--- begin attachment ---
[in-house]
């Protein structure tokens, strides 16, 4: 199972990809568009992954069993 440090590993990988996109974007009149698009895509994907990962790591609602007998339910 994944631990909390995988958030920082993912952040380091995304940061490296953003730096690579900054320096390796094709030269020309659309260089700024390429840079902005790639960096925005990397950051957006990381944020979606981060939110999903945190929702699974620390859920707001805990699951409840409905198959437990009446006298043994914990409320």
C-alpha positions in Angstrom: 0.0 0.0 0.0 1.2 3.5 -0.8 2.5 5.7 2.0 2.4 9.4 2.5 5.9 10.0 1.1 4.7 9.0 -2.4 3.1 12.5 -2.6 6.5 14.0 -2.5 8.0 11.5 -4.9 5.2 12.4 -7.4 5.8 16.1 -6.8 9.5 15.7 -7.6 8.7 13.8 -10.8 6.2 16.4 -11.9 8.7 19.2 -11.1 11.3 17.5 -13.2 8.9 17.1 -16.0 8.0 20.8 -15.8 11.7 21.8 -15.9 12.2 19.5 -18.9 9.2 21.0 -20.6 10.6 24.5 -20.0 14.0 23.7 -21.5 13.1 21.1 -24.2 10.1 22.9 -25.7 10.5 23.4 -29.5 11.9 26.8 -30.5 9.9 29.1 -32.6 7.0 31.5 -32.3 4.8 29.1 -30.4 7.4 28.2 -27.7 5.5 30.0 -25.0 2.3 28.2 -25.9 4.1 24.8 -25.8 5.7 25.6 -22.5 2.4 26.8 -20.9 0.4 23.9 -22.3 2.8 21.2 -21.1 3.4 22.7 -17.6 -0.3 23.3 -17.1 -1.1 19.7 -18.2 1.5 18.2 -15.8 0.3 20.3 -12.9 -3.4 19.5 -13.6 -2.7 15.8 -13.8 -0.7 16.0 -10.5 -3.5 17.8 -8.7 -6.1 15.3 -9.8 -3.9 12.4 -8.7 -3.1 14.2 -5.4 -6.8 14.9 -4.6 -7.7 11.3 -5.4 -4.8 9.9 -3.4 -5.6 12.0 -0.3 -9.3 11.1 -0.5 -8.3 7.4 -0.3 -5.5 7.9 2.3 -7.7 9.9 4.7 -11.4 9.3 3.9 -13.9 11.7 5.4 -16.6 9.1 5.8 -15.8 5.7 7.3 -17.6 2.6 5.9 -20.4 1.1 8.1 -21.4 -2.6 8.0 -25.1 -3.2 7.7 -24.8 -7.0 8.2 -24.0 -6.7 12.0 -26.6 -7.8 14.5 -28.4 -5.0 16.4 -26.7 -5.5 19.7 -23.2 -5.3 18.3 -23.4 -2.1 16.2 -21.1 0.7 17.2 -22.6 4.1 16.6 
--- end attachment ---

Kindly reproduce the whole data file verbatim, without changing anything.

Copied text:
[in-house]
């Protein structure tokens, strides 16, 4: 199972990809568009992954069993 440090590993990988996109974007009149698009895509994907990962790591609602007998339910 994944631990909390995988958030920082993912952040380091995304940061490296953003730096690579900054320096390796094709030269020309659309260089700024390429840079902005790639960096925005990397950051957006990381944020979606981060939110999903945190929702699974620390859920707001805990699951409840409905198959437990009446006298043994914990409320």
C-alpha positions in Angstrom: 0.0 0.0 0.0 1.2 3.5 -0.8 2.5 5.7 2.0 2.4 9.4 2.5 5.9 10.0 1.1 4.7 9.0 -2.4 3.1 12.5 -2.6 6.5 14.0 -2.5 8.0 11.5 -4.9 5.2 12.4 -7.4 5.8 16.1 -6.8 9.5 15.7 -7.6 8.7 13.8 -10.8 6.2 16.4 -11.9 8.7 19.2 -11.1 11.3 17.5 -13.2 8.9 17.1 -16.0 8.0 20.8 -15.8 11.7 21.8 -15.9 12.2 19.5 -18.9 9.2 21.0 -20.6 10.6 24.5 -20.0 14.0 23.7 -21.5 13.1 21.1 -24.2 10.1 22.9 -25.7 10.5 23.4 -29.5 11.9 26.8 -30.5 9.9 29.1 -32.6 7.0 31.5 -32.3 4.8 29.1 -30.4 7.4 28.2 -27.7 5.5 30.0 -25.0 2.3 28.2 -25.9 4.1 24.8 -25.8 5.7 25.6 -22.5 2.4 26.8 -20.9 0.4 23.9 -22.3 2.8 21.2 -21.1 3.4 22.7 -17.6 -0.3 23.3 -17.1 -1.1 19.7 -18.2 1.5 18.2 -15.8 0.3 20.3 -12.9 -3.4 19.5 -13.6 -2.7 15.8 -13.8 -0.7 16.0 -10.5 -3.5 17.8 -8.7 -6.1 15.3 -9.8 -3.9 12.4 -8.7 -3.1 14.2 -5.4 -6.8 14.9 -4.6 -7.7 11.3 -5.4 -4.8 9.9 -3.4 -5.6 12.0 -0.3 -9.3 11.1 -0.5 -8.3 7.4 -0.3 -5.5 7.9 2.3 -7.7 9.9 4.7 -11.4 9.3 3.9 -13.9 11.7 5.4 -16.6 9.1 5.8 -15.8 5.7 7.3 -17.6 2.6 5.9 -20.4 1.1 8.1 -21.4 -2.6 8.0 -25.1 -3.2 7.7 -24.8 -7.0 8.2 -24.0 -6.7 12.0 -26.6 -7.8 14.5 -28.4 -5.0 16.4 -26.7 -5.5 19.7 -23.2 -5.3 18.3 -23.4 -2.1 16.2 -21.1 0.7 17.2 -22.6 4.1 16.6 